In view of the above, it was held that even in the absence of specific plea or proof, the appellants were entitled to claim solatium and interest on solatium under Section 23(1A) and (2) and interest in terms of the proviso to Section 28 of the Land Acquisition Act and the respondents were directed to quantify the amounts of solatium accordingly. [Eliyamma v. Deputy Collector, 2021 SCC OnLine Ker 80, decided on 07-01-2021]

Case BriefsSupreme Court

Supreme Court: In a case where the 3-judge bench of NV Ramana*, SA Nazeer and Surya Kant*, JJ increased the total motor accident compensation of Rs 22 lakhs awarded by the Delhi High Court to Rs 33.20 lakhs after a motor vehicle accident claimed the lives of a man and his pregnant wife, leaving behind his parents and 2 children aged merely 3 and 4, Justice NV Ramana took the liberty to write a concurring opinion with respect to the issue of calculation of notional income for homemakers and the grant of future prospect with respect to them, for the purposes of grant of compensation.

Below are certain facts and figures highlighted by Justice Ramana in his judgment:

 In India, according to the 2011 Census, nearly 159.85 million women stated that “household work” was their main occupation, as compared to only 5.79 million men.

As per the Report of the National Statistical Office of the Ministry of Statistics & Programme Implementation, Government of India called “Time Use in India 2019”, reflects that, on an average, women spend nearly 299 minutes a day on unpaid domestic services for household members versus 97 minutes spent by men on average.

In a day, women on average spend 134 minutes on unpaid caregiving services for household members as compared to the 76 minutes spent by men on average.

The total time spent on these activities per day makes the picture in India even more clear-

“ women on average spent 16.9 and 2.6 percent of their day on unpaid domestic services and unpaid caregiving services for household members respectively, while men spent 1.7 and 0.8 percent.”

Need for fixing notional income for a homemaker

Ramana, J noticed that the sheer amount of time and effort that is dedicated to household work by individuals, who are more likely to be women than men, is not surprising when one considers the plethora of activities a housemaker undertakes. However, the conception that housemakers do not “work” or that they do not add economic value to the household is a problematic idea that has persisted for many years and must be overcome.

Therefore, the issue of fixing notional income for a homemaker, therefore, serves extremely important functions.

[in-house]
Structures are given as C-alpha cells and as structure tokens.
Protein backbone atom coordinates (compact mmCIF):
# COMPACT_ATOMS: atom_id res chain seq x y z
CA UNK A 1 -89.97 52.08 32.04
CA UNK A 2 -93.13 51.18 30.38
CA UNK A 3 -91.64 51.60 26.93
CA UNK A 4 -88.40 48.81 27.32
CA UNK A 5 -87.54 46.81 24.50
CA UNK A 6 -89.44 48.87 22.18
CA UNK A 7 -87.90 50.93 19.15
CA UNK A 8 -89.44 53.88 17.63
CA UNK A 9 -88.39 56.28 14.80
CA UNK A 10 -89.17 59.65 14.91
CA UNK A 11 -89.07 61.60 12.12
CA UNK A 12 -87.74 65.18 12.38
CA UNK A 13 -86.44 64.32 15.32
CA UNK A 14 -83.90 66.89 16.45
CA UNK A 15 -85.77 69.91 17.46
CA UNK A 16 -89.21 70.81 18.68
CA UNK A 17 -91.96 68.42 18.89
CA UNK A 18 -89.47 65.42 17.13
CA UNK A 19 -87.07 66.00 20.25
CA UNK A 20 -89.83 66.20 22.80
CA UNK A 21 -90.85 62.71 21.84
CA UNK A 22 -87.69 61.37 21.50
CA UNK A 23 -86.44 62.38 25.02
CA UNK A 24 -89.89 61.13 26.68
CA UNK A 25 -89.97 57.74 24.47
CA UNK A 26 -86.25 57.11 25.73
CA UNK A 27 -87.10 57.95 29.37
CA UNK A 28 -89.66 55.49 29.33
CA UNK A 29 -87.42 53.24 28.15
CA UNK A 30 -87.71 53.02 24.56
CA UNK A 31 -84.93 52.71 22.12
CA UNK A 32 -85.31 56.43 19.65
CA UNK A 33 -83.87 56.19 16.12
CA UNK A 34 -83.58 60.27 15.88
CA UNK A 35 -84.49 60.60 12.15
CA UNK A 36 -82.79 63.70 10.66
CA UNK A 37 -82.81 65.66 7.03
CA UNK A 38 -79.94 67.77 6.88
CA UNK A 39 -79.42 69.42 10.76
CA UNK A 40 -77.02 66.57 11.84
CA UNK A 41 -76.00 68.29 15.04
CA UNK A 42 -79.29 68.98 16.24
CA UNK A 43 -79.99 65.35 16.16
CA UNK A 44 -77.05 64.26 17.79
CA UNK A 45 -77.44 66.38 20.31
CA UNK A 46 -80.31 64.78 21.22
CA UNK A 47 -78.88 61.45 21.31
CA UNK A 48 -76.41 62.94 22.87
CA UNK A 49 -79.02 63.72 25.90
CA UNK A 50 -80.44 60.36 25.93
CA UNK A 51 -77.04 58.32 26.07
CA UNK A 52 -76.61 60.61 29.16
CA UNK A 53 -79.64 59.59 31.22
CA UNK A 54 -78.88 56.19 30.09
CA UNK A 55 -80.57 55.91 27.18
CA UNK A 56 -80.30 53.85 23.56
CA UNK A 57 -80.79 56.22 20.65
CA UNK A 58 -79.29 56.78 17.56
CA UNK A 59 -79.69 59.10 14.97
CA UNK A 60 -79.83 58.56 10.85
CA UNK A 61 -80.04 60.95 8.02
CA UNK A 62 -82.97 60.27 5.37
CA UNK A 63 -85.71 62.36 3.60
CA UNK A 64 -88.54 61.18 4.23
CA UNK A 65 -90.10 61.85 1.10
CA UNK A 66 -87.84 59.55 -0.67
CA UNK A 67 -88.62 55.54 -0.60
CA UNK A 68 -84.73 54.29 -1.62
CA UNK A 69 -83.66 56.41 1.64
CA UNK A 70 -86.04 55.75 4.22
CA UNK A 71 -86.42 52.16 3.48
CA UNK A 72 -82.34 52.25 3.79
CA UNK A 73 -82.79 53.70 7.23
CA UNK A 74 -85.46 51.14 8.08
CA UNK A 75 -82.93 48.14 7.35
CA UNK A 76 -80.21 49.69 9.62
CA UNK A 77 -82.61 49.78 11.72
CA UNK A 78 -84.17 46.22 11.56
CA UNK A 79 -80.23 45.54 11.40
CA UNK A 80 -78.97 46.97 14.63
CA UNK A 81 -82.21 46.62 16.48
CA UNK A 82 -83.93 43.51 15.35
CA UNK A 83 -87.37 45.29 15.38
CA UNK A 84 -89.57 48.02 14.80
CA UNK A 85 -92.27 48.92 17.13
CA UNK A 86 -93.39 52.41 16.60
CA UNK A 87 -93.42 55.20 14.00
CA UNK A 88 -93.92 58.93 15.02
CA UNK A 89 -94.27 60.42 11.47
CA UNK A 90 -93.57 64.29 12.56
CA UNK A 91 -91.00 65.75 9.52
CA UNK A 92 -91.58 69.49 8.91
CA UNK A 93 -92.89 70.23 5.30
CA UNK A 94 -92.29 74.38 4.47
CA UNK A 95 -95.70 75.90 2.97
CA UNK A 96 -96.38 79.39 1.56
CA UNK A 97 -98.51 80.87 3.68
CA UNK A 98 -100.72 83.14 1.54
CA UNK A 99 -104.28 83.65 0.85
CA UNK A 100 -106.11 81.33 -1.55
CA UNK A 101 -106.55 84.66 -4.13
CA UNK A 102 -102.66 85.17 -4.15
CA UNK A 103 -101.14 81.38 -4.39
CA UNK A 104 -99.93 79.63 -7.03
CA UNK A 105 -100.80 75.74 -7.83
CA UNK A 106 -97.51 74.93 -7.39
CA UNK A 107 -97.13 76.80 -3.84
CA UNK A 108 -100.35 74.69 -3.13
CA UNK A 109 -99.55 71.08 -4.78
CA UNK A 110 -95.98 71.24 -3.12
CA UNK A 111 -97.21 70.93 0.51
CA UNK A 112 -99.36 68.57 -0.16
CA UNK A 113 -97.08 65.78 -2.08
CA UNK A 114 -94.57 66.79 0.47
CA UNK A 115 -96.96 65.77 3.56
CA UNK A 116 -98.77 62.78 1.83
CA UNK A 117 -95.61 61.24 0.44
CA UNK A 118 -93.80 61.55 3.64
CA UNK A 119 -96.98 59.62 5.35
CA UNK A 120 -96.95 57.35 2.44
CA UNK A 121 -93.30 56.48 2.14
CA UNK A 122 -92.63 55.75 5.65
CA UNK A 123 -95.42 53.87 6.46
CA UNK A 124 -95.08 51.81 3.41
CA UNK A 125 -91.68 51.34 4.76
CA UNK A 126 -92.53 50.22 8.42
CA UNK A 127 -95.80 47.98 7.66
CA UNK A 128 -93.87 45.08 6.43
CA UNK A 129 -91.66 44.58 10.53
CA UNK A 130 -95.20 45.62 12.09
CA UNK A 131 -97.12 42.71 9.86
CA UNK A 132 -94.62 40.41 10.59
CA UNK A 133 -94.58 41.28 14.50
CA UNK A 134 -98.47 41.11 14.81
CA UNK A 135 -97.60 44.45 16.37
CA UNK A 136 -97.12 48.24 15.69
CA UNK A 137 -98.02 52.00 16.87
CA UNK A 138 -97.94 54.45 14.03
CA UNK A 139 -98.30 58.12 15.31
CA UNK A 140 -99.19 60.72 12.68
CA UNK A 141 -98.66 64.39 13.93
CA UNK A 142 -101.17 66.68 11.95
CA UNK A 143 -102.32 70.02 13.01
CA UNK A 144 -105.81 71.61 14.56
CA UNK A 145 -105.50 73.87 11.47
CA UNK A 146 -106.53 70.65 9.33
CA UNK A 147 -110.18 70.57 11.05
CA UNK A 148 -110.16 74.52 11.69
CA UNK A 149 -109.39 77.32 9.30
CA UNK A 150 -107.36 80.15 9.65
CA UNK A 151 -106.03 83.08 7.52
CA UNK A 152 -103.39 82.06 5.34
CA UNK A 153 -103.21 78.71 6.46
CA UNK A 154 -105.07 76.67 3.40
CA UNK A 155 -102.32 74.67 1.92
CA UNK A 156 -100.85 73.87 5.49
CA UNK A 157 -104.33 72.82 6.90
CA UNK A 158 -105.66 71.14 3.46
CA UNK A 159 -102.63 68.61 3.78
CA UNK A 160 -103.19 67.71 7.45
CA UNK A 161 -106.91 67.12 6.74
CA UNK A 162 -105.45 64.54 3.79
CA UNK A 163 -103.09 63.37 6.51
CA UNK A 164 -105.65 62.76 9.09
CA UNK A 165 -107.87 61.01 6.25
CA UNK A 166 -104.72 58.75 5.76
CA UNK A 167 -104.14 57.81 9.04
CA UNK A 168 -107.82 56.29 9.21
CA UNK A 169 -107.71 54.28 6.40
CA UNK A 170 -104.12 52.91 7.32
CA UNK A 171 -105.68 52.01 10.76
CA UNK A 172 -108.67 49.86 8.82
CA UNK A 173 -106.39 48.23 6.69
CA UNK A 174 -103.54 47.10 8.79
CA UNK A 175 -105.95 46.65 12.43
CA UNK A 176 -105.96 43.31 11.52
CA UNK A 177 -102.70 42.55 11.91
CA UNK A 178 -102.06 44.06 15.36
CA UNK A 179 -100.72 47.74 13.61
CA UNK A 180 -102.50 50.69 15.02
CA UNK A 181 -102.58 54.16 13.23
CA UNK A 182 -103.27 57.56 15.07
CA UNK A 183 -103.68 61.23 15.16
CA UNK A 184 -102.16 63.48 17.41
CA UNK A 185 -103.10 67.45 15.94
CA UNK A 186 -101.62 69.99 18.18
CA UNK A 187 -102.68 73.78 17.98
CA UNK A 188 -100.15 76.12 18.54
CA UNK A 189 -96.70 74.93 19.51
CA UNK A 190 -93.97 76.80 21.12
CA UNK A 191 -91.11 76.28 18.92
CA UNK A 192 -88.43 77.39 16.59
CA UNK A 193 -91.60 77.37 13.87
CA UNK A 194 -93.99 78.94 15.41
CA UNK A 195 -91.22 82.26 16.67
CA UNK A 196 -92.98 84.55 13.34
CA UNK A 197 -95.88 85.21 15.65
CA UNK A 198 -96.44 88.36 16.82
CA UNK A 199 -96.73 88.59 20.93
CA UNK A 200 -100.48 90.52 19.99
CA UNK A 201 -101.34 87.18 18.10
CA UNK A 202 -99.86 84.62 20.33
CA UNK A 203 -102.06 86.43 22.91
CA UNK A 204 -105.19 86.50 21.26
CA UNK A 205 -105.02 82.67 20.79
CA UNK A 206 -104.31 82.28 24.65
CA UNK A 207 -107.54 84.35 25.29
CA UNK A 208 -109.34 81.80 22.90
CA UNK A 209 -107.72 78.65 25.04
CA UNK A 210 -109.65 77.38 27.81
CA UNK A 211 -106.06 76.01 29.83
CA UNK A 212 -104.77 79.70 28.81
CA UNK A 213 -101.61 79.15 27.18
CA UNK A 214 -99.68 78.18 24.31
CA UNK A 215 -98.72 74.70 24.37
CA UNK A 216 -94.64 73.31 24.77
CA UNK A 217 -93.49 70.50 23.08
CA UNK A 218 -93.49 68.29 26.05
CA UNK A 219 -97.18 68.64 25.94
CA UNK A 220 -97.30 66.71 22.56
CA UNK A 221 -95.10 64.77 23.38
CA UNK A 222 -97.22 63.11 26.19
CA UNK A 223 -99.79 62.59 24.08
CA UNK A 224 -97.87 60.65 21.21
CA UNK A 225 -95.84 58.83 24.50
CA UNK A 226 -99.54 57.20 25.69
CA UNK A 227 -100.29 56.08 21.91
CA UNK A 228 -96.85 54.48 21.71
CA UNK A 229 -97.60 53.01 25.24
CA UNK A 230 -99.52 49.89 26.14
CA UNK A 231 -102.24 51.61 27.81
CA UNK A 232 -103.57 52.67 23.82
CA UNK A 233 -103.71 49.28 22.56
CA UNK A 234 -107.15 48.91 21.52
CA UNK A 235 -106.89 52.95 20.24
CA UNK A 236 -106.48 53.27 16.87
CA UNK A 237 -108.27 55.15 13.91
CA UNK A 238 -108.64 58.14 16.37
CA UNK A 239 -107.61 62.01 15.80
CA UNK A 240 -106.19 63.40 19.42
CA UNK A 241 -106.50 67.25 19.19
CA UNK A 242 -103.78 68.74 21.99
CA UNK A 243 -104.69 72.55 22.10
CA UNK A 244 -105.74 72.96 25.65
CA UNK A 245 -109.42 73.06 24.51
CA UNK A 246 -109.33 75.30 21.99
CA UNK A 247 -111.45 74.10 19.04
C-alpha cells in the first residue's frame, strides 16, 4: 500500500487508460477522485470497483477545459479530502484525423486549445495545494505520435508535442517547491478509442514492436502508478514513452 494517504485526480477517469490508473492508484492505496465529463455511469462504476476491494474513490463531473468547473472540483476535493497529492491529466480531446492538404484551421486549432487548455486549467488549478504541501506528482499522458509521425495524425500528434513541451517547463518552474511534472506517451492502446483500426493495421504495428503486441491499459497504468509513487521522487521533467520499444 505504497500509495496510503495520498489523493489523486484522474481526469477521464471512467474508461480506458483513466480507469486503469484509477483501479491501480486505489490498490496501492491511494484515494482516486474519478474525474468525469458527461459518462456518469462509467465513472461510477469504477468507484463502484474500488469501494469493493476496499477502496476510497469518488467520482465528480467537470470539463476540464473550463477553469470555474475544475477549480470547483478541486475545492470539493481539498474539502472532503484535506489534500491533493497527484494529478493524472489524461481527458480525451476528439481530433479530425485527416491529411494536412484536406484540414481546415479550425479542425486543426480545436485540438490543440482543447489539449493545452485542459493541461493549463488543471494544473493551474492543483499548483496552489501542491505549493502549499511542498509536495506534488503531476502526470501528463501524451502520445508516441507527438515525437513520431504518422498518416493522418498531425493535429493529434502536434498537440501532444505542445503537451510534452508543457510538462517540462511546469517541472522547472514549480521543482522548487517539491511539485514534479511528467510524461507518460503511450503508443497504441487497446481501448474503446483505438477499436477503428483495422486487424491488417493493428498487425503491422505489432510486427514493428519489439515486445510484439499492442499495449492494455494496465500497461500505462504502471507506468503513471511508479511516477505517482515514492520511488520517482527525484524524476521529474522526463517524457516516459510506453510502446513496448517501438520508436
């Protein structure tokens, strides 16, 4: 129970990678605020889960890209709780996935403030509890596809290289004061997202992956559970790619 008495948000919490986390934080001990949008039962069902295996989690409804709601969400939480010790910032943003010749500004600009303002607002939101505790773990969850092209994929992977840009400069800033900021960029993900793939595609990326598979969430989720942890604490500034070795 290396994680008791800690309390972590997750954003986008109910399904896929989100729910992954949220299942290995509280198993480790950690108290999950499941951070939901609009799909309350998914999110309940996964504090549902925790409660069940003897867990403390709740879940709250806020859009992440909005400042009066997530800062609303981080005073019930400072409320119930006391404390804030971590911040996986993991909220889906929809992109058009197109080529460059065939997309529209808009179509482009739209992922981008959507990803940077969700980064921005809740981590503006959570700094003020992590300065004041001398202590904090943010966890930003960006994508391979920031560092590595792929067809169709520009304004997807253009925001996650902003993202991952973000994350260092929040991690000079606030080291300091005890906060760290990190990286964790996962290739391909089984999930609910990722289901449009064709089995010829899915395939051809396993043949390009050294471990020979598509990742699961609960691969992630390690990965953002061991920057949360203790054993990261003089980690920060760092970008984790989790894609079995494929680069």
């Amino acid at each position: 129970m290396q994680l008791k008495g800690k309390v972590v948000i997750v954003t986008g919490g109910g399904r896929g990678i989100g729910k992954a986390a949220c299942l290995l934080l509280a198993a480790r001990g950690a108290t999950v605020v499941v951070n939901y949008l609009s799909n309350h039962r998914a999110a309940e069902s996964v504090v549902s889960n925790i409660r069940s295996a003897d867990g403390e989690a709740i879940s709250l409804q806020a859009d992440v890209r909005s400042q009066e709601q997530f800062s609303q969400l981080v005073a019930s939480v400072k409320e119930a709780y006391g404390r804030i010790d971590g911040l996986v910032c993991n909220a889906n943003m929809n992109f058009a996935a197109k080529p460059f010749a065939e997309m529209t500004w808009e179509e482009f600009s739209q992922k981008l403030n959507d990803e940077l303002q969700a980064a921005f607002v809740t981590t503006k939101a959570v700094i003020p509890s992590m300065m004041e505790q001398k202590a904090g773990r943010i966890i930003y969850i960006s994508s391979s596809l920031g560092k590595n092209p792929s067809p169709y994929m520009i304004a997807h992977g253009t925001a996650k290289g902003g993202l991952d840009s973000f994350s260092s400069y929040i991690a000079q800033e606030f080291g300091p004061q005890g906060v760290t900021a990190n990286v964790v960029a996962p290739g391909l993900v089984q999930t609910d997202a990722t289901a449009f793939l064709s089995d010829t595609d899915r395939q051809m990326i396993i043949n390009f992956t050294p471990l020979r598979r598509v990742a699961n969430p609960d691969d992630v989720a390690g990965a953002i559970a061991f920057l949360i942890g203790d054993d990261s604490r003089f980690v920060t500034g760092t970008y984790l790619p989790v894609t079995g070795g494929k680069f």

“It is a recognition of the multitude of women who are engaged in this activity, whether by choice or as a result of social/cultural norms. It signals to society at large that the law and the Courts of the land believe in the value of the labour, services and sacrifices of homemakers. It is an acceptance of the idea that these activities contribute in a very real way to the economic condition of the family, and the economy of the nation, regardless of the fact that it may have been traditionally excluded from economic analyses. It is a reflection of changing attitudes and mindsets and of our international law obligations. And, most importantly, it is a step towards the constitutional vision of social equality and ensuring dignity of life to all individuals.”

Rationale behind the awarding of future prospects

It was noticed by Ramana, J that the rationale behind the awarding of future prospects is no longer merely about the type of profession, whether permanent or otherwise, although the percentage awarded is still dependent on the same. The awarding of future prospects is now a part of the duty of the Court to grant just compensation, taking into account the realities of life, particularly of inflation, the quest of individuals to better their circumstances and those of their loved ones, rising wage rates and the impact of experience on the quality of work.

Notional income for earning victims i.e. where the victim is proved to be employed but claimants are unable to prove the income before the Court

Once the victim has been proved to be employed at some venture, the necessary corollary is that they would be earning an income. No rational distinction can be drawn with respect to the granting of future prospects merely on the basis that their income was not proved, particularly when the Court has determined their notional income.

Notional income for non-earning victims